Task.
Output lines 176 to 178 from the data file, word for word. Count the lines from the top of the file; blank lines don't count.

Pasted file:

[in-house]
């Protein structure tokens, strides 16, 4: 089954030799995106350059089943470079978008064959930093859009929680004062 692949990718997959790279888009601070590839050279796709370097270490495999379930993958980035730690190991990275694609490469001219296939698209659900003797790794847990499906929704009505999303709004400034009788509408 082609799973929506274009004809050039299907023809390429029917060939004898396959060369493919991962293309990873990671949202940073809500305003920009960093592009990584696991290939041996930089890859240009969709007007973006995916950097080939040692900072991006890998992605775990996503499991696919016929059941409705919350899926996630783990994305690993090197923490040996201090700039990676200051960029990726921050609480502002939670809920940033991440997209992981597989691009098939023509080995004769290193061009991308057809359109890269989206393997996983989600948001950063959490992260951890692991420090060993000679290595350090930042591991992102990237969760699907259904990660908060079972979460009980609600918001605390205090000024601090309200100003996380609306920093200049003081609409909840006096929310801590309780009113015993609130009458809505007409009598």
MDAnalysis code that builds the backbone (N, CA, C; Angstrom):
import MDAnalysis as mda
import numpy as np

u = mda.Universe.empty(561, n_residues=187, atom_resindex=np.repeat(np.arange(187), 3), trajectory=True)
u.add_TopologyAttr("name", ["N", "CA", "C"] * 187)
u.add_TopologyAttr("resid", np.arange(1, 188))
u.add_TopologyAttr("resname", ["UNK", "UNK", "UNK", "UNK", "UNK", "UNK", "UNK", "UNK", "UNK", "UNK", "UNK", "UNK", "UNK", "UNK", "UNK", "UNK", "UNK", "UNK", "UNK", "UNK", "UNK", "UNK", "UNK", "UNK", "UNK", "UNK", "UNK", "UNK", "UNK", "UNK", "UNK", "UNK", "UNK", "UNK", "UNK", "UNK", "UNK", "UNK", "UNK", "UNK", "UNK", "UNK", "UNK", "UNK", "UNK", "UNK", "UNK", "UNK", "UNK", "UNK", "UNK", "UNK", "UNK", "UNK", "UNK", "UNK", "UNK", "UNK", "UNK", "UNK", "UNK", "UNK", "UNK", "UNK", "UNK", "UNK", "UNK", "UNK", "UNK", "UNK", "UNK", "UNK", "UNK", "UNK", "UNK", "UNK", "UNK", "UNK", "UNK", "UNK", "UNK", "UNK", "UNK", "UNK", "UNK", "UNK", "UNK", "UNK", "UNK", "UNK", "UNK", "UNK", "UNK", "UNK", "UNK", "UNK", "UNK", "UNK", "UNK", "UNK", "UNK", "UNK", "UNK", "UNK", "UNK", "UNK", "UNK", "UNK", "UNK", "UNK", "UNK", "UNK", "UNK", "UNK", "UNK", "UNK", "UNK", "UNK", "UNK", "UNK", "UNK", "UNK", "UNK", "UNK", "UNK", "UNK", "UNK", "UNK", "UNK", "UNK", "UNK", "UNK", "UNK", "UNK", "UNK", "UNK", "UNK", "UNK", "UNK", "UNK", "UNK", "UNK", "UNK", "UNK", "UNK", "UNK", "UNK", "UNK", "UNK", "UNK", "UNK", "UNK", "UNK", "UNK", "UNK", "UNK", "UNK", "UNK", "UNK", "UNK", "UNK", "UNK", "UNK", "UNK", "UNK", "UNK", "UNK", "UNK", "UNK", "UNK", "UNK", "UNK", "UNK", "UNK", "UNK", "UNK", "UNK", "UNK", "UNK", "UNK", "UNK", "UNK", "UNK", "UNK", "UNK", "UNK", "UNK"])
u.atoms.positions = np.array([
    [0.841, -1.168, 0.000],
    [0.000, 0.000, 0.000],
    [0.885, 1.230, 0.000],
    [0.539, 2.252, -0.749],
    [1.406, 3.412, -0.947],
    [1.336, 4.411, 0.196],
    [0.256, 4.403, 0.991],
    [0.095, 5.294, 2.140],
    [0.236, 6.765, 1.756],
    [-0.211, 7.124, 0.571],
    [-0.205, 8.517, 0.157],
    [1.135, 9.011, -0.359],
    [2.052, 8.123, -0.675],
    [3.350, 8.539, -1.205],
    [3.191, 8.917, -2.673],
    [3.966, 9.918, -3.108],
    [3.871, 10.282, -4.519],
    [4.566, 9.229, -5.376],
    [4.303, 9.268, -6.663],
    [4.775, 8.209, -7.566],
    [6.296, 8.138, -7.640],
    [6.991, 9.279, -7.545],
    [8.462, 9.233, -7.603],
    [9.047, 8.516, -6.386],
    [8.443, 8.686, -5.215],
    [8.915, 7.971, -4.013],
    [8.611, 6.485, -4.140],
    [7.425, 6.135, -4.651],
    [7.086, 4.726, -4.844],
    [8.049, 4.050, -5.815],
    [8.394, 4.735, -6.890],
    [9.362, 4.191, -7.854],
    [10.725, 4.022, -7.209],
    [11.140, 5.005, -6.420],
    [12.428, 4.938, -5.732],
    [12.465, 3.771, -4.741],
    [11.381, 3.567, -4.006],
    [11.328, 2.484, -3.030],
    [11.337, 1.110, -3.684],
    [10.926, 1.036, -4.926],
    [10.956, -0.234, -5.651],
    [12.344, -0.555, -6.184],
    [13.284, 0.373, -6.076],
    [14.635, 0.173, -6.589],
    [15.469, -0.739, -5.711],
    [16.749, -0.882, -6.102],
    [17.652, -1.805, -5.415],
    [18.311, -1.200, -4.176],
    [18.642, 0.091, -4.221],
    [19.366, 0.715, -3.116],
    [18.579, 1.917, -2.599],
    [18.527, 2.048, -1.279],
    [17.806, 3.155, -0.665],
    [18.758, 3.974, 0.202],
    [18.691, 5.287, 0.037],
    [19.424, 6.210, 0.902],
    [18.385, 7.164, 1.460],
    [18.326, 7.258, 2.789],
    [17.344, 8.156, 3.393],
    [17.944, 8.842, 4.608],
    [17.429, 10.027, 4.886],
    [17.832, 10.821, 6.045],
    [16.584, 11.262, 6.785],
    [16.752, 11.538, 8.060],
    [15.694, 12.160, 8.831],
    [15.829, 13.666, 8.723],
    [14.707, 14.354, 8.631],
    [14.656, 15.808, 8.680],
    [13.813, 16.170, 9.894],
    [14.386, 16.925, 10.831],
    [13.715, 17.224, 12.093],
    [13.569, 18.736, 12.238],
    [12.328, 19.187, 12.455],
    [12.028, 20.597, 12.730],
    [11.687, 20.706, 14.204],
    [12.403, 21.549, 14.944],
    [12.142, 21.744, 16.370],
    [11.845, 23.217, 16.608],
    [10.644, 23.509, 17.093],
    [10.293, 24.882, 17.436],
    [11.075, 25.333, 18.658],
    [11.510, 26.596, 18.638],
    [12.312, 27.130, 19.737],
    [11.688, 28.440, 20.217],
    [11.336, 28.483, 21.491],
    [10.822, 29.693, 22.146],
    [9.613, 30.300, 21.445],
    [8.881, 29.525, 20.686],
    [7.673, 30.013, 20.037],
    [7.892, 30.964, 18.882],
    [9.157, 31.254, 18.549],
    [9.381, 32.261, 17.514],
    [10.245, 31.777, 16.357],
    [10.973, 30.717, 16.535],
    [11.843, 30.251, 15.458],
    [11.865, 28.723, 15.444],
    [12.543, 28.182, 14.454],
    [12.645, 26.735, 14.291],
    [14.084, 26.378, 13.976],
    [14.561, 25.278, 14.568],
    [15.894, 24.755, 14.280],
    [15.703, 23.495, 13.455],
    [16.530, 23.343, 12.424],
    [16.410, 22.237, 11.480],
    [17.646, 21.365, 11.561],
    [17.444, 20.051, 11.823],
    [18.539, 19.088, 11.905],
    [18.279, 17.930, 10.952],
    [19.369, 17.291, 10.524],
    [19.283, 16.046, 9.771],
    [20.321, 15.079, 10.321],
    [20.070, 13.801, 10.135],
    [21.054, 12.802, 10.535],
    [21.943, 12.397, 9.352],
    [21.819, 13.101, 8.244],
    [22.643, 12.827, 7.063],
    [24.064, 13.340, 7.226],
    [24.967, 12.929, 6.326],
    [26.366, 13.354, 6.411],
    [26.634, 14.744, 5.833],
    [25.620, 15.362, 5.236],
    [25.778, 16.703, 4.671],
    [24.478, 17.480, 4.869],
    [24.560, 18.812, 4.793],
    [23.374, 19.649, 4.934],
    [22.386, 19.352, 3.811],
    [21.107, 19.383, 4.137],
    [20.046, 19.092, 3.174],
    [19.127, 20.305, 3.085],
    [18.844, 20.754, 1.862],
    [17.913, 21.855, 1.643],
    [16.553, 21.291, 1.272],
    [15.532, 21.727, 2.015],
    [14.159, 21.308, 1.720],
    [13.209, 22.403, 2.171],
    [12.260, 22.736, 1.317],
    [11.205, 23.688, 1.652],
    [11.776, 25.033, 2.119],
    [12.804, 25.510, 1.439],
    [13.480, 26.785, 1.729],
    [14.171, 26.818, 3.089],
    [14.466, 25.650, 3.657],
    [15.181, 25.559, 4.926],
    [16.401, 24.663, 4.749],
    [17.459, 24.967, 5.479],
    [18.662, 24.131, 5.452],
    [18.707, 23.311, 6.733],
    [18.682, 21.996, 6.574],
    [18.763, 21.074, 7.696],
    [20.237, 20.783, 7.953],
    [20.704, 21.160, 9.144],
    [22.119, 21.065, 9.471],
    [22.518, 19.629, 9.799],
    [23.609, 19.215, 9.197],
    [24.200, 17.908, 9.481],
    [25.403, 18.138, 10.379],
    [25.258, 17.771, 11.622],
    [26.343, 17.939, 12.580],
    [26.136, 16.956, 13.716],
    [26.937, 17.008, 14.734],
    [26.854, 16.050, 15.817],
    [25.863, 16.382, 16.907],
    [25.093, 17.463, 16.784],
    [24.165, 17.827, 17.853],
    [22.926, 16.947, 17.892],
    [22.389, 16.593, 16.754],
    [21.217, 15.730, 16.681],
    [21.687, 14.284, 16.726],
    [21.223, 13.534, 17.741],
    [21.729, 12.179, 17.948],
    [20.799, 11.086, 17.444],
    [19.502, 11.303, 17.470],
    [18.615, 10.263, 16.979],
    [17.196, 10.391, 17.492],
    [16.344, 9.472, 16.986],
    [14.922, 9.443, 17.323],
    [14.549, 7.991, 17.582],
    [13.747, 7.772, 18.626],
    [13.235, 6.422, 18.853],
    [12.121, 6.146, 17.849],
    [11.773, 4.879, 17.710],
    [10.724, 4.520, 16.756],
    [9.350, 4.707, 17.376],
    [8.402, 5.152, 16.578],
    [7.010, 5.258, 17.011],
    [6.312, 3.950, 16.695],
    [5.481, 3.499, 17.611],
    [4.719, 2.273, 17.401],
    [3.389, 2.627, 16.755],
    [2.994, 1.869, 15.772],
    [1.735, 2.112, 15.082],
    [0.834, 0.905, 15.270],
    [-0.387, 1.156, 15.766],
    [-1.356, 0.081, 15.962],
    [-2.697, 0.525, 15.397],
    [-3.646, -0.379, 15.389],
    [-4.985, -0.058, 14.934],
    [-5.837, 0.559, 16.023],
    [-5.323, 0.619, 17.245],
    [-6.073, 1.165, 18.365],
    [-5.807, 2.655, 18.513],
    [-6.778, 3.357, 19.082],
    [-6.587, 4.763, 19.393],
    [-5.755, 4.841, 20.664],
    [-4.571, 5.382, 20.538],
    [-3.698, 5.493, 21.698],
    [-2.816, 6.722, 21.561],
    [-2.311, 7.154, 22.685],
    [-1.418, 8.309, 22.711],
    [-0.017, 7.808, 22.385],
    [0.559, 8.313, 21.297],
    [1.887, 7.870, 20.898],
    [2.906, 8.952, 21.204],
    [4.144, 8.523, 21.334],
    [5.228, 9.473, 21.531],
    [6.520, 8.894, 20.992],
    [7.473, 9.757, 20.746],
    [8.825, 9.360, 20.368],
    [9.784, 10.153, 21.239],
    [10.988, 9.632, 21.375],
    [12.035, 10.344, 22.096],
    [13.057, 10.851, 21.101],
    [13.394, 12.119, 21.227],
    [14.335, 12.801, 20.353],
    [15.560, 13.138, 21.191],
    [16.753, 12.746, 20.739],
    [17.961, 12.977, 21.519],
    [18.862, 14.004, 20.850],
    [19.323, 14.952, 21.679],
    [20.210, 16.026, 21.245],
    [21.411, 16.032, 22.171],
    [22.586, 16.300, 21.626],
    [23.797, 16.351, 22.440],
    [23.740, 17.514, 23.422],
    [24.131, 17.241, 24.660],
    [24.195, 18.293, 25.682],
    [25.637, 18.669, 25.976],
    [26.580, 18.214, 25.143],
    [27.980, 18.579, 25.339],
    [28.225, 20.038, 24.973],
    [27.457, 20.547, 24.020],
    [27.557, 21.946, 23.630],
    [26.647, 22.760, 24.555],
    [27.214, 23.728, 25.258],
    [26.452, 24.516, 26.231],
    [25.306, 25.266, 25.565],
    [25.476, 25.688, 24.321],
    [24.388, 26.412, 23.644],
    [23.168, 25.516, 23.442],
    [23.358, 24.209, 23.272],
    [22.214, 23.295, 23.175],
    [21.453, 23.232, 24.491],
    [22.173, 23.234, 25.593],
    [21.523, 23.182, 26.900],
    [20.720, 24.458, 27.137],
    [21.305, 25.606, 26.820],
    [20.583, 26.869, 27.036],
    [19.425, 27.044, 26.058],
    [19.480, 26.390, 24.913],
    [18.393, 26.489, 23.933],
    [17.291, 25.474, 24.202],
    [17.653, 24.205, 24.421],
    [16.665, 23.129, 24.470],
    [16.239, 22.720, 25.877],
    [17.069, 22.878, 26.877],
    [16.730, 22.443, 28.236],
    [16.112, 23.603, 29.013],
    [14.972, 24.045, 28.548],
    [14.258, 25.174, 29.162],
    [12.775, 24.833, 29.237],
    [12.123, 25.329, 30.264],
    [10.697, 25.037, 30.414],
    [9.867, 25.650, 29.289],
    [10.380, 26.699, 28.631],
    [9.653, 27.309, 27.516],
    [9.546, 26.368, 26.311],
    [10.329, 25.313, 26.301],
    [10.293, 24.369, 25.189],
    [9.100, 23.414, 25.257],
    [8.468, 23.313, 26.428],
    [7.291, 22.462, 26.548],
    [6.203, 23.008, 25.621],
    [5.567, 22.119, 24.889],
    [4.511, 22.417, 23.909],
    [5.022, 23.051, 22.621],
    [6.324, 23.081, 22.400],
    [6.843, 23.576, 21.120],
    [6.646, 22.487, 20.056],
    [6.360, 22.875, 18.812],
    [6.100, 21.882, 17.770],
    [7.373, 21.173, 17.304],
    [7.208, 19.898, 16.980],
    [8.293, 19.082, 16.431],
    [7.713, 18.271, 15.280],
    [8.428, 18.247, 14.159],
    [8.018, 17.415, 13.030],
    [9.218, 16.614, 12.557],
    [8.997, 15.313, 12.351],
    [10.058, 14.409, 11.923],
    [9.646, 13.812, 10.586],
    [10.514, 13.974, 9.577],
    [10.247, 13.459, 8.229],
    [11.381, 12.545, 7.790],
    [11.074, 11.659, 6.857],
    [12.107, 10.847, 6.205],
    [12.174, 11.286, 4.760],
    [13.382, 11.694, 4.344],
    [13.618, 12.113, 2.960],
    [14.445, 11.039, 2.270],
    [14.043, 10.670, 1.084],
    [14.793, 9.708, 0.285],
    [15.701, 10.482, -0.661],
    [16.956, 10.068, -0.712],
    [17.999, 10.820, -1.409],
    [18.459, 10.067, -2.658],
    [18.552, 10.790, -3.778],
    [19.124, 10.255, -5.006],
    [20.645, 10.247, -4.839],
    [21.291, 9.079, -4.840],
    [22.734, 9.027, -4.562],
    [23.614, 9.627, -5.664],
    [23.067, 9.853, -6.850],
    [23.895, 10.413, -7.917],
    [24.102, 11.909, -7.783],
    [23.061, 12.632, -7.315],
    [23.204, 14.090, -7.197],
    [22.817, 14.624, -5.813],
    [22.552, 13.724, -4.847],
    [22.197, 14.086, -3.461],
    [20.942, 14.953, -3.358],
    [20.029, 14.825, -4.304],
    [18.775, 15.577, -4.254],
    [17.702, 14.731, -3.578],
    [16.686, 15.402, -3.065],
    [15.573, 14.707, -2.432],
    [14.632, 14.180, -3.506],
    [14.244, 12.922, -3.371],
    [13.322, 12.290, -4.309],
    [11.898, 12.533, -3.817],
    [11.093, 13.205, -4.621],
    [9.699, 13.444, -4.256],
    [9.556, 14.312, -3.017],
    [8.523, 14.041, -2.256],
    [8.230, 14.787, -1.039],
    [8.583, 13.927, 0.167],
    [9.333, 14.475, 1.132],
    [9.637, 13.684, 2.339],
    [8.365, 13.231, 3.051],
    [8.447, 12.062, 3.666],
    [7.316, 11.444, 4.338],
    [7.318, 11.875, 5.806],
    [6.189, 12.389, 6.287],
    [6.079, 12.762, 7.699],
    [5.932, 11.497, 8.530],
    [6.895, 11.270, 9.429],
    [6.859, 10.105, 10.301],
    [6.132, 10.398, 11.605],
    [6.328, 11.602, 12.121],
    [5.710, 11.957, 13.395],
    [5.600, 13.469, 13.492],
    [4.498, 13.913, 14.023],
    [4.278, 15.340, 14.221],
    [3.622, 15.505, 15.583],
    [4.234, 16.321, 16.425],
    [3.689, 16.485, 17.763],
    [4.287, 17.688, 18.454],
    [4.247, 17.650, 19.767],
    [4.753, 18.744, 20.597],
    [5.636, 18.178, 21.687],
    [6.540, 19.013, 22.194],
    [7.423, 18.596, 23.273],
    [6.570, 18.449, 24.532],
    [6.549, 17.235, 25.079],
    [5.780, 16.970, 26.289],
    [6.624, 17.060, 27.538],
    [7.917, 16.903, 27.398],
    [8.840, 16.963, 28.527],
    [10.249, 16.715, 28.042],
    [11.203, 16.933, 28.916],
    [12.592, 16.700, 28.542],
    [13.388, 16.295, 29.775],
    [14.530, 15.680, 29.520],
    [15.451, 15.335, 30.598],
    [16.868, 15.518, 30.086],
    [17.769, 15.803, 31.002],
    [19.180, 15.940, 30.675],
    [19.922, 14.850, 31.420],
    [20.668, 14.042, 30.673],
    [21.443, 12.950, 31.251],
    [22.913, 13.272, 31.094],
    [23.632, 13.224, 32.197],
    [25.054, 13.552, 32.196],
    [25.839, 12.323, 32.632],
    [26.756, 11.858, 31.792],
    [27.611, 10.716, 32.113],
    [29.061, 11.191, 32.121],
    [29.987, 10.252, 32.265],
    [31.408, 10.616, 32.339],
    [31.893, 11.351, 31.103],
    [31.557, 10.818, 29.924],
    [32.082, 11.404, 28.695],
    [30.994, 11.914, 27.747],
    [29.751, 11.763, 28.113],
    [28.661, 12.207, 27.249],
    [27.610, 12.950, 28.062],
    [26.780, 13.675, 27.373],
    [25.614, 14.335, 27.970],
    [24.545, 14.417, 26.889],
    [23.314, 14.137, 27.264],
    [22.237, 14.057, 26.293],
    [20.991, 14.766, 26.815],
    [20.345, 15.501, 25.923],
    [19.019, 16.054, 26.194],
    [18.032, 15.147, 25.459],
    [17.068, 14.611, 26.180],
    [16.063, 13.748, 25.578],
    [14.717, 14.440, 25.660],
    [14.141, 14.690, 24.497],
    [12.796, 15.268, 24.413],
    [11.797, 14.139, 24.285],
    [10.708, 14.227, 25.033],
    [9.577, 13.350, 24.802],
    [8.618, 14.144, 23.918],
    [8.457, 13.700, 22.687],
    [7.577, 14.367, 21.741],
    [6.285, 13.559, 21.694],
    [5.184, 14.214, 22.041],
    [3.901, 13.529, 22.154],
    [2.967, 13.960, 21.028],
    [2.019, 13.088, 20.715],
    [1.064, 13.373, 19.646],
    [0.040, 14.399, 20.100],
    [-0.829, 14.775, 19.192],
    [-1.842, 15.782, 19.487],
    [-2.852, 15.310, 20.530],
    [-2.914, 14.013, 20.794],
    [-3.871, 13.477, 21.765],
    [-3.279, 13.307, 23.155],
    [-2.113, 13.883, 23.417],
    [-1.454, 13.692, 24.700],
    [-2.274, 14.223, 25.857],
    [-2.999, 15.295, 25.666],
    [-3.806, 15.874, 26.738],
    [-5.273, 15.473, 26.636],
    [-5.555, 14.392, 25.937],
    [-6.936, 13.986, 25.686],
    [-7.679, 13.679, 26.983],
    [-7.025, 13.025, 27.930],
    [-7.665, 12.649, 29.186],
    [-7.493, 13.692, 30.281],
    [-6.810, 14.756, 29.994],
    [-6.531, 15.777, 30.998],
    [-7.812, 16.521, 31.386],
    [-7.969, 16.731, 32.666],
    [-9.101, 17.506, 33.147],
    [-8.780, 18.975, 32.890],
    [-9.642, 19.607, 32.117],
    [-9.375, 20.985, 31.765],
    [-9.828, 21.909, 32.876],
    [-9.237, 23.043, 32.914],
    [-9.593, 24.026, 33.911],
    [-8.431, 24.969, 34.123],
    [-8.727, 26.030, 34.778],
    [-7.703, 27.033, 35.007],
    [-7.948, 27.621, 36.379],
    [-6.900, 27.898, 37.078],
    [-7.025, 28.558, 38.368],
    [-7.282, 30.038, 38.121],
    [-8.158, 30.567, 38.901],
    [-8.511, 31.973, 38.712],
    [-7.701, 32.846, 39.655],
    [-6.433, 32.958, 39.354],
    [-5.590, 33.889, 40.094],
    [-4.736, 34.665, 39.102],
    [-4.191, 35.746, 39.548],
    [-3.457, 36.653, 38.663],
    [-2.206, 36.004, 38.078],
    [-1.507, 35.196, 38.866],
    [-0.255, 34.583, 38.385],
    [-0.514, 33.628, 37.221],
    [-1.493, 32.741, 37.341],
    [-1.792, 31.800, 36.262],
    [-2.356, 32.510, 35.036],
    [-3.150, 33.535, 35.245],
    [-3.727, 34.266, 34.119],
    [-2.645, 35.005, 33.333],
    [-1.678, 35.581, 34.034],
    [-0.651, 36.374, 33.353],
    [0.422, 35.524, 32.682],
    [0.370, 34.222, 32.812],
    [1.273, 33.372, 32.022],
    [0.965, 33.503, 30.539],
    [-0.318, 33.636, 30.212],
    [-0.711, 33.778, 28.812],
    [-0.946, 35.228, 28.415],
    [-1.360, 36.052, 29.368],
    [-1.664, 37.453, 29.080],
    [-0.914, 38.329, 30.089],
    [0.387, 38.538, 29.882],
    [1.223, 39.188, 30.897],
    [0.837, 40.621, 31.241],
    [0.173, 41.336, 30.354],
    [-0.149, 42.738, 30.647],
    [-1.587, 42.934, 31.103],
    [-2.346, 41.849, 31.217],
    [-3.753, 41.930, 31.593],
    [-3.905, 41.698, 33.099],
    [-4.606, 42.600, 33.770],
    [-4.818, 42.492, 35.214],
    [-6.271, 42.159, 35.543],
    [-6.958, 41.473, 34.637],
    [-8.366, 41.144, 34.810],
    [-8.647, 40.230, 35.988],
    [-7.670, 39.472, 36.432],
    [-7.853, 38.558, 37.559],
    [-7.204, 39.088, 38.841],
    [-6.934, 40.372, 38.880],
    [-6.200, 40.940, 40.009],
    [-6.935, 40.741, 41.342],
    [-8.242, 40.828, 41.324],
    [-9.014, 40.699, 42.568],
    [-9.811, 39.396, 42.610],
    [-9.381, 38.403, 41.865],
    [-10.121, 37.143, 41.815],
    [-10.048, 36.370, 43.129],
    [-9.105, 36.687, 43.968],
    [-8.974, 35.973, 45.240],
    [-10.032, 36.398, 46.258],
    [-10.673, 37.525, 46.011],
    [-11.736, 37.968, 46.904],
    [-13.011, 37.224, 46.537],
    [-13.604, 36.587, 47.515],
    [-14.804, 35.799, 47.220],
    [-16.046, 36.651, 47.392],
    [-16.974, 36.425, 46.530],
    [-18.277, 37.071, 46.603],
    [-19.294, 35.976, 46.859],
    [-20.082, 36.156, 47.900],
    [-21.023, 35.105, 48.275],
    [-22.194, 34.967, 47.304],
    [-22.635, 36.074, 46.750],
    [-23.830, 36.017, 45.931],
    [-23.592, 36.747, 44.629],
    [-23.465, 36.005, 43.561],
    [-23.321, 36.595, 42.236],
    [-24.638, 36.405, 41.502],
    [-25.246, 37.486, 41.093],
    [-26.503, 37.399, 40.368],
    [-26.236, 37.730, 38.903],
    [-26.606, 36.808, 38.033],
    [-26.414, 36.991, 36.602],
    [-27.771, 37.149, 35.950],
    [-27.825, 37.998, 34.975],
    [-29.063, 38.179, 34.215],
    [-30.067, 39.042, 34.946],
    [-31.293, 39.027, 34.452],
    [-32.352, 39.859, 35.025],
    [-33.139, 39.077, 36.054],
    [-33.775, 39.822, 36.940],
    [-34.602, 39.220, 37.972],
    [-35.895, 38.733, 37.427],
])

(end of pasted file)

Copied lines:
    [22.389, 16.593, 16.754],
    [21.217, 15.730, 16.681],
    [21.687, 14.284, 16.726],